The Life of James Garfield

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The 20th President of the United States

The last of the log-cabin presidents, James Garfield attacked political corruption and returned a measure of prestige to the White House

James Garfield was born in Cuyahoga County, Ohio in 1831. Fatherless from the age of two, Garfield drove a canal boat team and eventually saved enough money to go to school. He graduated from Williams College in 1856. In 1857, Garfield became a classics professor at the Western Reserve Eclectic Institute. In 1858, he became the school’s president.

Garfield Enters Politics

In 1859, Garfield was elected to the Ohio State Senate. During the secession crisis just before the beginning of the American Civil War, Garfield was a strong advocate of using force to compel the seceding states to re-enter the Union.

Garfield in the American Civl War

In 1862, Garfield came to the attention of President Lincoln and General Grant, when he led a brigade against Confederate troops at Middle Creek, Kentucky. When Garfield was 31 he was promoted to the rank of brigadier general and would eventually receive a second promotion, this time to the rank of major general.

Meanwhile, Garfield had been elected to Congress. President Lincoln was able to convince him to accept the position, arguing that it was easier to find another officer to command his unit, than it was to find effective Republicans in Congress. James Garfield served in the House of Representatives for 18 years and became one of the Republican Party’s leading figures.

President Garfield

During the 1880 Republican Convention, following President Hayes’ decision not to seek a second term, Garfield tried to win the nomination for his friend, John Sherman. He failed and on the 36th ballot, Garfield was nominated instead.

He ran against another Civil War veteran, General Winfield Scott Hancock. Garfield won the popular vote by less than 10,000 ballots. James Garfield became the 20th President of the United States.

Garfield used his authority as President to strengthen Federal authority over the New York Customs House. The New York Customs House was run by Senator Roscoe Conkling. Conkling was the leader of a group known as the Stalwart Republicans and a major distributor of patronage in the state of New York. President Garfield submitted a list of appointments to the Senate, including Conkling’s arch rival, William H Robertson to run the New York City Customs House. Conkling tried to persuade the Senate to block the nomination and appealed to the Republican Caucus to force the Senate to withdraw it.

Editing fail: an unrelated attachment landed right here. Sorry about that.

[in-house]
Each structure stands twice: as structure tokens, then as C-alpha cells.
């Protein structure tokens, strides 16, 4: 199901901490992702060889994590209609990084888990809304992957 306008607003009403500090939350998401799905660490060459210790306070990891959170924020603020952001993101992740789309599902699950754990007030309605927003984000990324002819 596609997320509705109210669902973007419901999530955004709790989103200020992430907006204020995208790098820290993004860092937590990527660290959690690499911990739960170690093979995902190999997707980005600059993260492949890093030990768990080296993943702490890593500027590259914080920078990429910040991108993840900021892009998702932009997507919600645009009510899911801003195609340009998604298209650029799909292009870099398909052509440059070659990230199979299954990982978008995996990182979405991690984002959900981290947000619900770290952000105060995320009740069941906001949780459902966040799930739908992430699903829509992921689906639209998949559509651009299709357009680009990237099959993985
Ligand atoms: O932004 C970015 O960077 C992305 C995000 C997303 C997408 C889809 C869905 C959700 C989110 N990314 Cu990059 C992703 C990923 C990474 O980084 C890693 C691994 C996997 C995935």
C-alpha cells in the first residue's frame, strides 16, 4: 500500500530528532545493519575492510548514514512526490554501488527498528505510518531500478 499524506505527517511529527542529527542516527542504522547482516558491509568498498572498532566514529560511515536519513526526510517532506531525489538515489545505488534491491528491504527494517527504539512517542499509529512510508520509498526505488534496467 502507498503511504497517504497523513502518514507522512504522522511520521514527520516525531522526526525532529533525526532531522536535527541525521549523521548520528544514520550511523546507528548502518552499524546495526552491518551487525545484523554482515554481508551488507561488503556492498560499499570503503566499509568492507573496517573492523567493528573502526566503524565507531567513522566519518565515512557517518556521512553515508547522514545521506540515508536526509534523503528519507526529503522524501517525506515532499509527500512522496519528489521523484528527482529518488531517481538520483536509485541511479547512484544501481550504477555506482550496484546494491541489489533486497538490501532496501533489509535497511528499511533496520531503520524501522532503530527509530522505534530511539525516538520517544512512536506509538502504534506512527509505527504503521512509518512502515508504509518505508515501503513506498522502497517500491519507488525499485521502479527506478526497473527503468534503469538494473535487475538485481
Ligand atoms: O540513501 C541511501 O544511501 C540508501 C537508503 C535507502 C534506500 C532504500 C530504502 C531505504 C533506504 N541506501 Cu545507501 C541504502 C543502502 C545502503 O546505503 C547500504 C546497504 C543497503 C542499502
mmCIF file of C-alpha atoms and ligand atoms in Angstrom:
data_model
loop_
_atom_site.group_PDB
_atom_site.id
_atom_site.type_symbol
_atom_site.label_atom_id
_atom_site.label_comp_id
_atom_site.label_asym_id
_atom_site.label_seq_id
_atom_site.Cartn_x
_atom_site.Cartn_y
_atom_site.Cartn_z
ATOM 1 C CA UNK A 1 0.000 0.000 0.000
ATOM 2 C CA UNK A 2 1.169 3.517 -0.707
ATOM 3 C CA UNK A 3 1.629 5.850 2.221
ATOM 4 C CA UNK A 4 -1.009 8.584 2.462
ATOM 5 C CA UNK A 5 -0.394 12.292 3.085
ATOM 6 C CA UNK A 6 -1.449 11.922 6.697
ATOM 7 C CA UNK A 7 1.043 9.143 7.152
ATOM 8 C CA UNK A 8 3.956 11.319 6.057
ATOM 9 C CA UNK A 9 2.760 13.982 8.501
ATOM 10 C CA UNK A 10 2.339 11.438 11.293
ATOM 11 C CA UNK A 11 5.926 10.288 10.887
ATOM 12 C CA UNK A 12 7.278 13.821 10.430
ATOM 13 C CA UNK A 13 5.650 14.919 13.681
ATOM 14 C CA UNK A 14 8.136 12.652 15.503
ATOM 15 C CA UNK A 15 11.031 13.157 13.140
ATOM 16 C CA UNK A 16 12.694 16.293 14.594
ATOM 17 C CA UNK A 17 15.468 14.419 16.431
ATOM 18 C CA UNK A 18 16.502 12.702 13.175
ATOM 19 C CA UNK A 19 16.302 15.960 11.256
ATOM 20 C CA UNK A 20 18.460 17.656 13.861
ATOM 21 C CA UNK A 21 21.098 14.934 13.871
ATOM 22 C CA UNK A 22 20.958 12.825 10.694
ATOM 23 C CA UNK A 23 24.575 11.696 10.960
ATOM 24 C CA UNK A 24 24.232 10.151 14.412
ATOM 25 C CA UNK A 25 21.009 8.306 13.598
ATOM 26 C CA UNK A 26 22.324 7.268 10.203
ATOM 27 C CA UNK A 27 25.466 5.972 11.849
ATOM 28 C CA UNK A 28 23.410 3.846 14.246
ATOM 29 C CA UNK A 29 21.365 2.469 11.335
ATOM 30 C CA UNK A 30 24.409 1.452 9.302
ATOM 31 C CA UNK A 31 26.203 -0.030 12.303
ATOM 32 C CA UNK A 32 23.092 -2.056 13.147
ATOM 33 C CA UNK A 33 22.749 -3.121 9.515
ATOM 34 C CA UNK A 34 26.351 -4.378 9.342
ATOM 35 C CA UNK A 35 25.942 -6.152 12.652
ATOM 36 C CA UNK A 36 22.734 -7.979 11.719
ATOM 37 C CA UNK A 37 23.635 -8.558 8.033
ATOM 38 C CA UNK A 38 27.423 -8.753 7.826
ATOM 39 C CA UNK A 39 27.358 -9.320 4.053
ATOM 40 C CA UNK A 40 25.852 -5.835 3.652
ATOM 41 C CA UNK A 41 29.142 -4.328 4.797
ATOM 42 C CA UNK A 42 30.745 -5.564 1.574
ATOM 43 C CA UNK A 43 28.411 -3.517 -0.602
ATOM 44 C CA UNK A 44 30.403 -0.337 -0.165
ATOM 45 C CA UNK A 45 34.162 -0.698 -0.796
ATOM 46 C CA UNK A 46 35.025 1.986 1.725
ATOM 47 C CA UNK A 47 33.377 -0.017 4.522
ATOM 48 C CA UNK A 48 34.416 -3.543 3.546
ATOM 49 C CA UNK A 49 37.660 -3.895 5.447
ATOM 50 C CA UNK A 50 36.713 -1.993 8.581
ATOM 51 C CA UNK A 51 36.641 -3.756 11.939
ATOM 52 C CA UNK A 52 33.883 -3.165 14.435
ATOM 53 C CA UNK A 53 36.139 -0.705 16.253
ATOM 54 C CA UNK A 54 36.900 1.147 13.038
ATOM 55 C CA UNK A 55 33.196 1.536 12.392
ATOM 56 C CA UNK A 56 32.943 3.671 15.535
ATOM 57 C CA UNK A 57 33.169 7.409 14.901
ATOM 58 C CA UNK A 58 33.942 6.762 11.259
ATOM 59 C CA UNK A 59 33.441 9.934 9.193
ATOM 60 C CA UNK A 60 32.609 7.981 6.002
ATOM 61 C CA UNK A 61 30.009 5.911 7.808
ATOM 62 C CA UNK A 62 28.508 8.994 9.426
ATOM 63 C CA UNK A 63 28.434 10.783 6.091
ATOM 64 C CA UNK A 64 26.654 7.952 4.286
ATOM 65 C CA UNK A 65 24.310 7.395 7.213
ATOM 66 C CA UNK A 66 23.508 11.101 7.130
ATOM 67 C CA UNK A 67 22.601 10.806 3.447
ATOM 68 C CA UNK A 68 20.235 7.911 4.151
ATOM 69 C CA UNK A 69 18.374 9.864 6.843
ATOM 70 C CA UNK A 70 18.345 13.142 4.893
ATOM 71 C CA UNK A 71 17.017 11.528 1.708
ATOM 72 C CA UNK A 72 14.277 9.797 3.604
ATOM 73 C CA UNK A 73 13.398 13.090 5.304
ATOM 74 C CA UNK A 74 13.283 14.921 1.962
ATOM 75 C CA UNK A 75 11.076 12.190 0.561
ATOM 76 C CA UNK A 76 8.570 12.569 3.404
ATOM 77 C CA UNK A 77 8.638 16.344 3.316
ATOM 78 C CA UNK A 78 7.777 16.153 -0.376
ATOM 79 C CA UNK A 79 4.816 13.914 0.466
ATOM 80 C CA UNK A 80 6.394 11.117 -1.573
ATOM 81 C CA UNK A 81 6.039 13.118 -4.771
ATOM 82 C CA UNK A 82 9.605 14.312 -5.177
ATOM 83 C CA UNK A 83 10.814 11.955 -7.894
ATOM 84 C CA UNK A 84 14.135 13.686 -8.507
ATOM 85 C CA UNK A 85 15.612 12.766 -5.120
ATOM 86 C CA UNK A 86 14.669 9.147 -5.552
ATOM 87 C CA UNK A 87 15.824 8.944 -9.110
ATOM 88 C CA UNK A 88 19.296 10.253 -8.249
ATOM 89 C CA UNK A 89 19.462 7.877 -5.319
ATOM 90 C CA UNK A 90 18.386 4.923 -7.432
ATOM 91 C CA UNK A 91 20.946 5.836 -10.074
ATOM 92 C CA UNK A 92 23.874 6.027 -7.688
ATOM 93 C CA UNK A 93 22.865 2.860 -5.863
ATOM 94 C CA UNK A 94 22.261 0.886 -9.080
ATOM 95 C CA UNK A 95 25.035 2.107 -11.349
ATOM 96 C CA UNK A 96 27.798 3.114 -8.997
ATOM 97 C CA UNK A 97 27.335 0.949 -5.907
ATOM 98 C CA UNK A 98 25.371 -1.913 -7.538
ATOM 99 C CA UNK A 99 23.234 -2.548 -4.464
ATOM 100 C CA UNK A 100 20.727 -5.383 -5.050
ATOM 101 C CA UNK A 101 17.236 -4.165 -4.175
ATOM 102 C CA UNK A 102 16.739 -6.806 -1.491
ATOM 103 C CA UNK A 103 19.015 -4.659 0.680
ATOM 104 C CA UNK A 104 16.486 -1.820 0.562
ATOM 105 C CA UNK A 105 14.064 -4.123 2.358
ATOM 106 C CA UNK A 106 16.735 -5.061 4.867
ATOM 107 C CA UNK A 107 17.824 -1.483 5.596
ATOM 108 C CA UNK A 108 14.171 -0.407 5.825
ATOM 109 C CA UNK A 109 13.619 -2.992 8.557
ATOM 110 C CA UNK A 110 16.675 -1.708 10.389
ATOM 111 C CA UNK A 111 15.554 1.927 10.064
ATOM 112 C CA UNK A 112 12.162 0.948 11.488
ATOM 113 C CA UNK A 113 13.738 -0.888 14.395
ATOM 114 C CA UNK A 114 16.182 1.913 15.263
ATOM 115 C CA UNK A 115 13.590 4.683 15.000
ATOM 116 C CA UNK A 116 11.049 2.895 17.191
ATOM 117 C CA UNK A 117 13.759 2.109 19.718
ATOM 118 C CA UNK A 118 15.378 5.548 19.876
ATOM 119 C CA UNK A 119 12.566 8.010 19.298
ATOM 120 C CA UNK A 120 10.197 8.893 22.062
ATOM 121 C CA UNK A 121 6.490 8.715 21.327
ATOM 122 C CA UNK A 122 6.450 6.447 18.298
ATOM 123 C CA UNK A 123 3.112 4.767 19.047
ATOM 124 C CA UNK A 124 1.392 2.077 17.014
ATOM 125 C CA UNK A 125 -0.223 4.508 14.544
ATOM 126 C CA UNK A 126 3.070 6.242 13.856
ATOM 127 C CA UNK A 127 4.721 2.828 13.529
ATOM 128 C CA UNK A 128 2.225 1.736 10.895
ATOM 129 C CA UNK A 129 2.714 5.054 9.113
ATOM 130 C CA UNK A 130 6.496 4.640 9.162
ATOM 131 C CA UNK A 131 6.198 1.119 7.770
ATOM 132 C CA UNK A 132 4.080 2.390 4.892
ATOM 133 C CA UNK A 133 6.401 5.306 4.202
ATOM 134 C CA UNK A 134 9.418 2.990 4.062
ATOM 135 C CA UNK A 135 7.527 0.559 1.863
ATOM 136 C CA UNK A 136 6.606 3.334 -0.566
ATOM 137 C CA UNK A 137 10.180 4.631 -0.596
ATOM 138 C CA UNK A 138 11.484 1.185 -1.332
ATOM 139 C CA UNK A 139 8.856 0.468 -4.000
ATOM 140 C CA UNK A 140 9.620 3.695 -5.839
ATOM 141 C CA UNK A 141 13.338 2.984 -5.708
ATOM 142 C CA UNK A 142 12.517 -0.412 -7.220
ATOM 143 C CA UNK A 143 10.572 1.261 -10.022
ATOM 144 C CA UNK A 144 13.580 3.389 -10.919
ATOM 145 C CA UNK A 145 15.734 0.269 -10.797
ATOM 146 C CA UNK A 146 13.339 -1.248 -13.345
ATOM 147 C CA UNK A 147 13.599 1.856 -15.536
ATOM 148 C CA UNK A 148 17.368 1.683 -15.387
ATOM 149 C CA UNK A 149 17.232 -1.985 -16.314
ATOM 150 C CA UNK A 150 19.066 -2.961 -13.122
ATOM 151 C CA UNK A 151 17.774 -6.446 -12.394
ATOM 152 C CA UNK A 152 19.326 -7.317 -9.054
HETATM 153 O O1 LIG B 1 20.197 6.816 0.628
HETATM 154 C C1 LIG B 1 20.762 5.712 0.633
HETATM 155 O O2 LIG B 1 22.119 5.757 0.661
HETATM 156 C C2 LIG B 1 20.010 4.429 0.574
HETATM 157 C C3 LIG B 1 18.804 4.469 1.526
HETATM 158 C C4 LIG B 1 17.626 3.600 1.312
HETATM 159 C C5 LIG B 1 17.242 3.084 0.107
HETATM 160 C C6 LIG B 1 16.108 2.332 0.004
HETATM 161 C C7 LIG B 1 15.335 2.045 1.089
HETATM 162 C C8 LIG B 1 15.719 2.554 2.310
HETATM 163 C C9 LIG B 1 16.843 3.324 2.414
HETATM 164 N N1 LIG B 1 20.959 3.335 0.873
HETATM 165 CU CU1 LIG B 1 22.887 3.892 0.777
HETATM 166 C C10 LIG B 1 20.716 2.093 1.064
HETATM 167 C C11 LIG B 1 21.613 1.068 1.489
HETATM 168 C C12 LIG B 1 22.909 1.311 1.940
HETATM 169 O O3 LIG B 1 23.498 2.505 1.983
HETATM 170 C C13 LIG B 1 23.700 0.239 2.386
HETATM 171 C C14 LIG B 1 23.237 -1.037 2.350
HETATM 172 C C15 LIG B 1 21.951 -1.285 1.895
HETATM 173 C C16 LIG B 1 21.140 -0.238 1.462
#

Garfield would not submit, however, saying, “this will settle the question whether the president is the registering clerk of the Senate or the Executive of the United States.”

Conkling was able to manoeuvre the Senate into confirming Garfield’s uncontested nominations and delaying the confirmation of Robertson. Garfield responded by withdrawing all of the nominations except for Robertson’s. This move was meant to force the Senate to sacrifice all of the nominations, or reinstate them. In an act of desperation, Conkling resigned, believing that he would be reappointed and vindicated. Instead, the New York State Legislature appointed someone else to his vacated position. At the same time, the Senate approved all of President Garfield’s nominations.

President Garfield’s Assassination

While this was happening, Garfield’s Secretary of State had invited representatives of all the republics in the Americas to attend a summit that had been set for 1882. Unfortunately, that summit never took place. President Garfield was shot in a Washington DC train station by a bitter lawyer, who had been turned down for a diplomatic post.

Garfield clung to life for several weeks at the White House. At one point, Alexander Graham Bell was brought in with an induction-balance electrical device in an attempt to find and remove the bullet. The plan failed and Garfield died from an infection and internal haemorrhaging on September 19, 1881, leaving Chester A Arthur as the 21st President of the United States.

Source

James Garfield. The White House. US Government.July 13/09

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